The School of Social Work prepares BASW and MSW students for skilled professional practice in socially, culturally and economically diverse urban communities. Our strength-based program educate generalist social workers who are committed to social and economic justice and are able to facilitate change and growth at all levels of practice.
The Master of Social Work degree is a rigorous course of study, comprised of 90 quarter units. The demands of the academic course work and the educationally focused field work sequence are strenuous and require a high degree of concentration and attention. The full time model of the MSW program is designed to allow students to complete the program in two years. Due to the intensity of the program and its multiple requirements, students enrolled in the full time (2 year) program are expected not to work in addition to their full time MSW enrollment. Students in the full time two year program take classes all day on Tuesdays and Thursdays. The Three year model of the program is designed to allow more flexibility. Students in the three year program take classes one evening a week form 6:00 to 10:00 pm and on Saturdays form 8:00 am to 12:00 noon including Summer Quarter.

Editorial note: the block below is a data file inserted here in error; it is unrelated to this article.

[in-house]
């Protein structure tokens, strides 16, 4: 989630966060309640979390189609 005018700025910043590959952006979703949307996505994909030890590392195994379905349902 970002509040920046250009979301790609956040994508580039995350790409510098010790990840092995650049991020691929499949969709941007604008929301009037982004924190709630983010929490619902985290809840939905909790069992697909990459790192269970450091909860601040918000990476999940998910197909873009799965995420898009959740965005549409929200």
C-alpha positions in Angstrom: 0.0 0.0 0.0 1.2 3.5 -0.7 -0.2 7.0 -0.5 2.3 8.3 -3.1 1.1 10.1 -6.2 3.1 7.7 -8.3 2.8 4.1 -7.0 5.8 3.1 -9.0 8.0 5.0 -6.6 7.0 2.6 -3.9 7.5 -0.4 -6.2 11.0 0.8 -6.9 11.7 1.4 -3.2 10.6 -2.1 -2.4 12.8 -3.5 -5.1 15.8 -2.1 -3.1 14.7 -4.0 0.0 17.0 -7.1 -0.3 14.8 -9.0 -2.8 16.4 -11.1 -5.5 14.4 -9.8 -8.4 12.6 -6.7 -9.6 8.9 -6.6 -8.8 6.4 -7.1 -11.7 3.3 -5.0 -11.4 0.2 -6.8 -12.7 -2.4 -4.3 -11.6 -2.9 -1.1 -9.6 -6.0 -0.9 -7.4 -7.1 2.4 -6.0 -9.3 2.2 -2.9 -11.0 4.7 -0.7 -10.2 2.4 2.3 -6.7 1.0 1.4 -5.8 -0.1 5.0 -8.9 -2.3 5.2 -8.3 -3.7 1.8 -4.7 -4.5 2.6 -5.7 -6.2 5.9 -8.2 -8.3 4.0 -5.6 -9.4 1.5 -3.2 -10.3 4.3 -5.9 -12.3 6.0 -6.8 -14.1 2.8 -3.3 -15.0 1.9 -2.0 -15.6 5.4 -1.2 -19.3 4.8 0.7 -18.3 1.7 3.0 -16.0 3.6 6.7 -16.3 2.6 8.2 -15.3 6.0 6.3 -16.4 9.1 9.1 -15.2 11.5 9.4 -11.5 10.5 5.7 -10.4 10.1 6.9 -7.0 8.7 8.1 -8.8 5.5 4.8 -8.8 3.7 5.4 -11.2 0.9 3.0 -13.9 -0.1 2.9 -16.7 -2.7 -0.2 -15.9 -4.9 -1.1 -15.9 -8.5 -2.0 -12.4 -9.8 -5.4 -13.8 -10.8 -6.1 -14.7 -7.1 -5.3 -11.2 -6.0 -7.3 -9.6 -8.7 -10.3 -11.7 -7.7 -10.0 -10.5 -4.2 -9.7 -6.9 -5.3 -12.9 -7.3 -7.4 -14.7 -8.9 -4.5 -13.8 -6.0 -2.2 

Children, Youth, Women, and Families (CYWF)
The Children, Youth, Women, and Families (CYWF) concentration provides students the opportunity to increase their scope and depth of knowledge and skills for advanced social work generalist practice with children, youth, women, and families. Although CYWF concentration is focuses on prevention, crisis intervention and short- term treatment with Children, Youth, Women, and Families, the scope is larger than just public child welfare. Required courses in this concentration prepare students to assume practice and leadership roles and responsibilities in such public child welfare programs as child protection, placement and adoption, school based services, and in major public service systems including mental health, physical health and corrections.
Aging and Families (AF)